Reviewed by Varnada Karriem-Norwood on December 01, 2011


Caribbean Trade Association Tourism Updates, May 30, 2006. "Dengue and Dengue Hemorrhagic Fever: Information for Health Care Providers,'" Centers for Disease Control and Prevention, Dengue Branch, San Juan, Puerto Rico.

© 2006 WebMD, Inc. All rights reserved.

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Video Transcript

Narrator: The Caribbean Trade Association says over 22 million of us vacationed in their sunny islands in 2005…spending at least 23 billion dollars…

: $10 you can drink all day….

Narrator: If we worried at all, it was probably about drinking too much…avoiding sunburn…or losing that bikini figure to all those midnight snacks on the cruise ship…. After all, why would one think about dangerous diseases in this beautiful countryside?

Bruni Nazario, MD: My blood pressure was skyrocketing, my pulse was really down, and I got up from where I was sitting and ran to the bathroom and started to heave nothing came up because I hadn't eatin anything and we were ready to call 911, it was very severe….

Narrator: WebMD Senior Medical Editor Bruni Nazario is describing her bout with dengue fever, which the CDC calls the "most important mosquito-borne viral disease affecting humans" today. She contracted the illness after being bitten by a mosquito during a visit to her parents in Puerto Rico.

Bruni Nazario, MD: It hit me suddenly. I was at work and I started developing sudden chills and severe bone aches in my low back, legs and knees. I was exhausted by the time I got home, I was ready to faint and was lying in a cot in my bedroom and was there for the next 3-4 days ..with my work clothes..and I hadn't gotten up out of bed to eat or drink…

Chely: It was really scary…

Narrator: Even scarier…huge bruises and spontaneous bleeding, which meant she had the more severe, potentially deadly dengue hemorrhagic fever. Especially deadly if she were to be bitten again with a similar strain of the virus.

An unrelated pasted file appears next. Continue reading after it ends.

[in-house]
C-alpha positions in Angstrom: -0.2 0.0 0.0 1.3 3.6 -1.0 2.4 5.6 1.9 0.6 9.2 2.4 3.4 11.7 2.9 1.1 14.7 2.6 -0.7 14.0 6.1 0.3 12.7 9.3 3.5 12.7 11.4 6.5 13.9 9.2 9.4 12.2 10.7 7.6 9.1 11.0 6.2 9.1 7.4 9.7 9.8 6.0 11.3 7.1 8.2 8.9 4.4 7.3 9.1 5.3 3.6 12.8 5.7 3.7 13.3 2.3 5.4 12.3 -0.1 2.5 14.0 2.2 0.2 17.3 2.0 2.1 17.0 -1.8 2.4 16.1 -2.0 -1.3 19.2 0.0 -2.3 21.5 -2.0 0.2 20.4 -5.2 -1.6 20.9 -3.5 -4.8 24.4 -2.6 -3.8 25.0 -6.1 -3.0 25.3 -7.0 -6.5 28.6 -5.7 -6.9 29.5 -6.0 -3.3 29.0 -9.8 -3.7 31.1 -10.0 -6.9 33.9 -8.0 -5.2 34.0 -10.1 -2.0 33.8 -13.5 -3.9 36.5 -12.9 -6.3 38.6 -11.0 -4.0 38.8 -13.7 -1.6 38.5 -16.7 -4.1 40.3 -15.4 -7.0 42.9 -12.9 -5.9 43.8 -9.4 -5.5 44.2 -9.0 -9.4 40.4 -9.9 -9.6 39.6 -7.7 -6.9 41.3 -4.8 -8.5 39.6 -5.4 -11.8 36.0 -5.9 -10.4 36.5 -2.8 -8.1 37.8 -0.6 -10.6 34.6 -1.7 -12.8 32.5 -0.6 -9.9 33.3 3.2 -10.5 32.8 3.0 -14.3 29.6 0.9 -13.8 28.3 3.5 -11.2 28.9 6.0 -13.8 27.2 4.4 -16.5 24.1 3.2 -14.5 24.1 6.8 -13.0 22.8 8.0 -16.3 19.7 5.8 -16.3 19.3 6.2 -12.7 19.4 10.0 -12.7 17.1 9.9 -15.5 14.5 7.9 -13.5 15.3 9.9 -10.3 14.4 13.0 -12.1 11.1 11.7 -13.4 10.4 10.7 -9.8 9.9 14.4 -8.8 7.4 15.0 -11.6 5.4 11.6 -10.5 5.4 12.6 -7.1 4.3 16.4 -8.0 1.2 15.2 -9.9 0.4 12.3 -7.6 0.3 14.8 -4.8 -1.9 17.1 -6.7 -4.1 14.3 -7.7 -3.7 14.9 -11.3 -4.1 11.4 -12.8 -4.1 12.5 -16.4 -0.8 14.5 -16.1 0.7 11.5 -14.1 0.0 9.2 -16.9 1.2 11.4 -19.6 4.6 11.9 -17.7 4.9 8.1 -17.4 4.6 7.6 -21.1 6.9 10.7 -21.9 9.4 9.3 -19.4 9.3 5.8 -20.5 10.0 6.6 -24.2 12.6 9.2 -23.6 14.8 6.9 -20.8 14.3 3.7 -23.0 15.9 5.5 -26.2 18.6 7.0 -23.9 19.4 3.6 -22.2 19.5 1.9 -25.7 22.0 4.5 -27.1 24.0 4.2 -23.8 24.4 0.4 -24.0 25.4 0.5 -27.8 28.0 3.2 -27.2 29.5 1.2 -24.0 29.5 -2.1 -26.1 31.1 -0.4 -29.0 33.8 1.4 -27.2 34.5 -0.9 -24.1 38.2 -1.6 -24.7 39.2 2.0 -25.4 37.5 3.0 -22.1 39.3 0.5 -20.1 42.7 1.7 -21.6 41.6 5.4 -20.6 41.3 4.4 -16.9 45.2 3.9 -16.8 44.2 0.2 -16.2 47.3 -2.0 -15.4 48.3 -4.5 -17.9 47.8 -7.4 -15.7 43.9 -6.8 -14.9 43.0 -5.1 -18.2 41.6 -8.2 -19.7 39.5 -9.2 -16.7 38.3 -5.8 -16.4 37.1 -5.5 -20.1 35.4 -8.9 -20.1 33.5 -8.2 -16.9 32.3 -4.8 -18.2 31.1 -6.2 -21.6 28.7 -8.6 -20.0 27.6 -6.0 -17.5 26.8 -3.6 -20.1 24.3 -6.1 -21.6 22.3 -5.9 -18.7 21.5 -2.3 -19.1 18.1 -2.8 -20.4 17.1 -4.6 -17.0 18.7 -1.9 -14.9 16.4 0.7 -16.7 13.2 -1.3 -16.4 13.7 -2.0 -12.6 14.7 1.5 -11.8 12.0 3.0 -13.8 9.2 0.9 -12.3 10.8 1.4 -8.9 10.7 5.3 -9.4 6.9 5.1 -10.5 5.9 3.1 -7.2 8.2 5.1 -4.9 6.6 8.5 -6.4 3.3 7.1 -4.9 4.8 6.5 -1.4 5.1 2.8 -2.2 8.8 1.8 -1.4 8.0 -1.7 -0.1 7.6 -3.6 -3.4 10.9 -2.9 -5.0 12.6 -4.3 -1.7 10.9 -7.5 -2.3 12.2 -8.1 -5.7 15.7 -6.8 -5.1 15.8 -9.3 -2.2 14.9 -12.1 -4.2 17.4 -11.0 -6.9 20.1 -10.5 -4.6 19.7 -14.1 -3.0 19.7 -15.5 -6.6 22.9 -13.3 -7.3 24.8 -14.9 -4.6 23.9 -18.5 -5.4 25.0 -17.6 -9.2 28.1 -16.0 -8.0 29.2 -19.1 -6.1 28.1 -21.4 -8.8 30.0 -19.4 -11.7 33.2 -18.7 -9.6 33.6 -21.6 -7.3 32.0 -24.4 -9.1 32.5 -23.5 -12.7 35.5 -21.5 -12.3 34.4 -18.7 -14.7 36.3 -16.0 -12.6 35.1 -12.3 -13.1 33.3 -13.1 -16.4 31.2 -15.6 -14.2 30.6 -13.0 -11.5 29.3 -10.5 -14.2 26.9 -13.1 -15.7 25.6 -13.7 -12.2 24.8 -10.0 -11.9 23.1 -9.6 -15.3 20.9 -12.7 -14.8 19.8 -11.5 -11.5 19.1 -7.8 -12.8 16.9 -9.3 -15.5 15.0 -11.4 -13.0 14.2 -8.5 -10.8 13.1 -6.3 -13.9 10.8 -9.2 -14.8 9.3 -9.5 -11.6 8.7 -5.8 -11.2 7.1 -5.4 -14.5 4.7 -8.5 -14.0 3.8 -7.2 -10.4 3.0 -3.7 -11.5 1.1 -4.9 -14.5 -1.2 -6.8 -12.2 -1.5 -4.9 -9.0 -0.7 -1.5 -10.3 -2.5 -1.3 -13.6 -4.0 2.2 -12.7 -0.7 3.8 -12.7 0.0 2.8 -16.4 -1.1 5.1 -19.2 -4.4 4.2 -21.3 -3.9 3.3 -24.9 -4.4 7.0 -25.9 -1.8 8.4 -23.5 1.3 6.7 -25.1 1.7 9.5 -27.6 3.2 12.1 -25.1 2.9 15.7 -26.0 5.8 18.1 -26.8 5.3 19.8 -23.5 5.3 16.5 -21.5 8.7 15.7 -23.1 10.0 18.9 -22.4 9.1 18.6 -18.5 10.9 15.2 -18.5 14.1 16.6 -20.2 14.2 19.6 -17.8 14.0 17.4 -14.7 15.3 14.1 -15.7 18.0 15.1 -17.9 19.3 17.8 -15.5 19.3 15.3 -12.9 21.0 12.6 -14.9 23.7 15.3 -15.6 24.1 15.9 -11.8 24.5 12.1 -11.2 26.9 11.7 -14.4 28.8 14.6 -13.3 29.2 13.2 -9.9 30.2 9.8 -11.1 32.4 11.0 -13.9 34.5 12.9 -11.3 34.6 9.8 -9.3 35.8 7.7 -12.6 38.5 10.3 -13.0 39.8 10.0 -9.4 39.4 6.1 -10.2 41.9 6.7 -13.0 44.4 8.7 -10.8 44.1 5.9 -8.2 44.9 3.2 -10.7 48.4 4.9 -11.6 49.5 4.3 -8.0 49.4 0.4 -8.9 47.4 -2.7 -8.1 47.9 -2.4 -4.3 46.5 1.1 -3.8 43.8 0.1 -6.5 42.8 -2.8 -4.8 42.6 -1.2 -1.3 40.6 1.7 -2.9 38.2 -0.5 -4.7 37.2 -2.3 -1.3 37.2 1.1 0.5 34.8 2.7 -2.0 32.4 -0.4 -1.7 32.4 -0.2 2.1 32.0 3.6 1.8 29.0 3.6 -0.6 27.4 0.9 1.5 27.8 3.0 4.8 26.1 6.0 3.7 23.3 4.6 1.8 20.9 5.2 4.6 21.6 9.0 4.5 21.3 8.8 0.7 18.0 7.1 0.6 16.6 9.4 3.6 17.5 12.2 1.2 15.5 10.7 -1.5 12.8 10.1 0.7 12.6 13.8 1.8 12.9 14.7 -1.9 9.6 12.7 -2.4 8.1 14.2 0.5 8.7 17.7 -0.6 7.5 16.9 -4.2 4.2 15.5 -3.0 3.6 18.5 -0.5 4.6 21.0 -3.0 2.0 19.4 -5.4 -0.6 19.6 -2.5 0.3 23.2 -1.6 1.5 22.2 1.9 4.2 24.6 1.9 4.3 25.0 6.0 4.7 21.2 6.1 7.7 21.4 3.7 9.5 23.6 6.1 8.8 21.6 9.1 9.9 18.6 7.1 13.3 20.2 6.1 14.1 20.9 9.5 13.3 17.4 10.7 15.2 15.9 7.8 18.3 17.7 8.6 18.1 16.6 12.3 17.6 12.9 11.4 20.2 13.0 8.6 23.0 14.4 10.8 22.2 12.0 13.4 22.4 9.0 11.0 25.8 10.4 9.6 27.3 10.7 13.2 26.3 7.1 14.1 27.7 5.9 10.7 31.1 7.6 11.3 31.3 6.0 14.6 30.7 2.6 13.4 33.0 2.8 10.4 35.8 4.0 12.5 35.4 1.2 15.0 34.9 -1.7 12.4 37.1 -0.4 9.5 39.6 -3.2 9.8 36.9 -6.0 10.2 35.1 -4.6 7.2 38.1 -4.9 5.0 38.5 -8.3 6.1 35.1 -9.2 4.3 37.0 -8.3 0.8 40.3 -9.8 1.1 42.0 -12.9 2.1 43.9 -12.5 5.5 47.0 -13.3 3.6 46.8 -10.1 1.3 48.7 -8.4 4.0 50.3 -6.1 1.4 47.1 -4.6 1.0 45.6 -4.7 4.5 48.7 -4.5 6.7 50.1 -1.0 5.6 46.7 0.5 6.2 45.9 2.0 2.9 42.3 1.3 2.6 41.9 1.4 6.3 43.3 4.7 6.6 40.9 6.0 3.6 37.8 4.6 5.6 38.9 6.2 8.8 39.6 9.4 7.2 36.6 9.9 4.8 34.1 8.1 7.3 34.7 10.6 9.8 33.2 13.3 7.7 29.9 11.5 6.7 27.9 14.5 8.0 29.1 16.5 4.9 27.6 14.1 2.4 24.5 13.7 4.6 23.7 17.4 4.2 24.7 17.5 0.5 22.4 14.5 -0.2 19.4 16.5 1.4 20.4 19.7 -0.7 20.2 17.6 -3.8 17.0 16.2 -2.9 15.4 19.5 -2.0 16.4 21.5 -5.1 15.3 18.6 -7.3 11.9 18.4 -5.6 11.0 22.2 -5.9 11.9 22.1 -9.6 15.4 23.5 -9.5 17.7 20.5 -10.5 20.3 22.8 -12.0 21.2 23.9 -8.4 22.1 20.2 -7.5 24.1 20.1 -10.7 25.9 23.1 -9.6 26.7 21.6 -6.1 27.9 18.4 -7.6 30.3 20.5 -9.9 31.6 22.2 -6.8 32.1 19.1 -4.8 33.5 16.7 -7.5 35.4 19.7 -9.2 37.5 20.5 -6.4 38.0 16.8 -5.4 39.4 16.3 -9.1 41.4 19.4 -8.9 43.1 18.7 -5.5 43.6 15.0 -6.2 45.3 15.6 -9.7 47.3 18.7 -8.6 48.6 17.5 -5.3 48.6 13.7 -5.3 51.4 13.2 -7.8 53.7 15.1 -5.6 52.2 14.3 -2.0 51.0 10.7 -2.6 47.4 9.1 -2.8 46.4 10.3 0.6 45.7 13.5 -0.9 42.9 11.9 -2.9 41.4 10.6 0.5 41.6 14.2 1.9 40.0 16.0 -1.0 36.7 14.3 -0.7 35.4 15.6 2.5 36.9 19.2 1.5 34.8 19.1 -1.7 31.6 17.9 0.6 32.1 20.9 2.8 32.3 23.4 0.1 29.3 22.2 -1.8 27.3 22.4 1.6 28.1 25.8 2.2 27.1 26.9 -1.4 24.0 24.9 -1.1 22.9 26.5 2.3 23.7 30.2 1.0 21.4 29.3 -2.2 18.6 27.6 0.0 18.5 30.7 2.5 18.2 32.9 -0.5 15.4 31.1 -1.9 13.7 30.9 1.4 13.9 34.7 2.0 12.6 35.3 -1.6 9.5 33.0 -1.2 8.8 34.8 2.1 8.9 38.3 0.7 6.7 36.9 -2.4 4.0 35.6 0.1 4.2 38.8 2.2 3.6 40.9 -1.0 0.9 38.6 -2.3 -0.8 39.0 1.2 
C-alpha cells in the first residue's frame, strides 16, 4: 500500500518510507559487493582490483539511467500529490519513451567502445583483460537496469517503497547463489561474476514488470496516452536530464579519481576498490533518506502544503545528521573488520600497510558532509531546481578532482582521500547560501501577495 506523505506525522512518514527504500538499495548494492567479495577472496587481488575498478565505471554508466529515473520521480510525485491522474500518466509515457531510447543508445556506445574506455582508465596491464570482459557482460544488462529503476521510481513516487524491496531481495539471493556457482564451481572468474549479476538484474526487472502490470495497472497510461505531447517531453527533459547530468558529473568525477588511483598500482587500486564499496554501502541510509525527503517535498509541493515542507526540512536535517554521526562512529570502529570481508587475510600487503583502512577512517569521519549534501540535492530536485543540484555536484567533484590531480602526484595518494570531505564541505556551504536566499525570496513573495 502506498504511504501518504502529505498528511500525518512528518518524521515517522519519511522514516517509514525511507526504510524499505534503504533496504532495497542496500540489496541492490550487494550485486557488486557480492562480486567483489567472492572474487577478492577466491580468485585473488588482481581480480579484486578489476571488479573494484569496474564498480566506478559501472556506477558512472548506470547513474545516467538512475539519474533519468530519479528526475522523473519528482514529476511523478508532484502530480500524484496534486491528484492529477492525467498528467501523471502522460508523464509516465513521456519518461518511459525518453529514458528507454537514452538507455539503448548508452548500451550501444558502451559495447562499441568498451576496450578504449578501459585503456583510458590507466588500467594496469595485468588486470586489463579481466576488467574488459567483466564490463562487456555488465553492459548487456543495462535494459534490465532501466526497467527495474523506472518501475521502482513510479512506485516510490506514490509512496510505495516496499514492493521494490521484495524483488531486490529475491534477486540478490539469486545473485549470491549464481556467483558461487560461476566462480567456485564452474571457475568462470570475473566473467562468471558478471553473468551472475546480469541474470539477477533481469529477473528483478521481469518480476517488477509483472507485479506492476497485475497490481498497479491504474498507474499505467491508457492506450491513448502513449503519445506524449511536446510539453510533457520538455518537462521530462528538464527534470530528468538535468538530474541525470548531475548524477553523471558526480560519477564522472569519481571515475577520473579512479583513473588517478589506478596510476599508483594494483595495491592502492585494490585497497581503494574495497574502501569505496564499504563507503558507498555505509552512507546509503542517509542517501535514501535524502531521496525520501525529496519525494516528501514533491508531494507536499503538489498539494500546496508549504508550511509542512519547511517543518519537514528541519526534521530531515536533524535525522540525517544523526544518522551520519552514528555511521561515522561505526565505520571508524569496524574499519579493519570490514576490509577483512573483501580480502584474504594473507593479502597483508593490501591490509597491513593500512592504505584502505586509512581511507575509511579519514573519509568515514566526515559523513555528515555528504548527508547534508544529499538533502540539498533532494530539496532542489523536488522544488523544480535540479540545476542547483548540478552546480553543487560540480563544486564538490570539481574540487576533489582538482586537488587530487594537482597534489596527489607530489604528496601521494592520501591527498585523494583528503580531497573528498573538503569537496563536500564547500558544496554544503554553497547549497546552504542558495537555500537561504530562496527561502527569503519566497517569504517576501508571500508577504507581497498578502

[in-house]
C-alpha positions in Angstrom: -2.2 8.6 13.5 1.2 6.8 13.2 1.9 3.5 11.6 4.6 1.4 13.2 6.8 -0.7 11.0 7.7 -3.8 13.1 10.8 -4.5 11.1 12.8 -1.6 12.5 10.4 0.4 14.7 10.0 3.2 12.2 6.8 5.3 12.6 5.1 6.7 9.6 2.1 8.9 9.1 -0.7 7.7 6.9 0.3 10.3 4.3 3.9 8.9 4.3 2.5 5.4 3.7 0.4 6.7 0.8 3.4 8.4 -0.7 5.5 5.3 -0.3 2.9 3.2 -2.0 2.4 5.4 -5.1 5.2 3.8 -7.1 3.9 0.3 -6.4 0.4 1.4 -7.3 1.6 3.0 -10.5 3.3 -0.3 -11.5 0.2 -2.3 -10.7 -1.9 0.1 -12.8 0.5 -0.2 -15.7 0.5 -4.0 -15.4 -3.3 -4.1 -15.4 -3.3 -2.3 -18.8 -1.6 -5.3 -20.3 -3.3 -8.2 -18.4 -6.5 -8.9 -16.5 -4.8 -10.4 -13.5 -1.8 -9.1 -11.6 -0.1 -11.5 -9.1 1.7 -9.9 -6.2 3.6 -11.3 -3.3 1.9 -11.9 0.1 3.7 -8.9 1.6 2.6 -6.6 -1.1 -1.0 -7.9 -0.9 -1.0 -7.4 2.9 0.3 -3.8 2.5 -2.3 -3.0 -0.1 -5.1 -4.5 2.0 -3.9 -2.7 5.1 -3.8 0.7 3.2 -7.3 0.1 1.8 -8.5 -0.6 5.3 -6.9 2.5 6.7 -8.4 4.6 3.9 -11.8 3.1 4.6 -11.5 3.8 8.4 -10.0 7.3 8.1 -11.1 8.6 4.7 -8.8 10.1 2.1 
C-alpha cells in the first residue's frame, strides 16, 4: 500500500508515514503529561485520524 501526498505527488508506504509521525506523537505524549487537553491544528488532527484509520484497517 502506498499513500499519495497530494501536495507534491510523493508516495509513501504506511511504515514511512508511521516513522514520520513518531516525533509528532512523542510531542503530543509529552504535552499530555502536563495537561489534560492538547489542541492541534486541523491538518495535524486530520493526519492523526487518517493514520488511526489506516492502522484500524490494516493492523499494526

Bruni Nazario, MD: Once you have dengue it almost changes your immune system and you're MORE susceptible to the disease, so unlike other illnesses where you develop it and you're prepared to fight it, dengue's a little different.

Narrator: According to the CDC, an estimated 2.5 billion people live in areas at risk for epidemics of dengue fever. In fact, Puerto Rico was in the middle of an epidemic when Dr. Nazario visited a few months ago…one she knew nothing about…

Bruni Nazario, MD: While I was there and reading papers and there were no warnings so I don't think there was enough public awareness that an epidemic going on….

Narrator: The CDC says effective mosquito control is "virtually nonexistent in most dengue-epidemic countries". Combine that with the rise in cruise ship and airline travel and you have what the CDC calls "a global public health problem. Dr. Nazario and her family now know to check the CDC Infectious Disease website when planning a vacation…. and that anyone traveling to areas of dengue activity should be prepared to take precautions: long sleeves, long pants and plenty of DEET a mosquito repellant.

Bruni Nazario, MD: Now I'm frightened. Now I look at where we are going to vacation. Are there any mosquitoes there?

Narrator: For WebMD, I'm Sandee LaMotte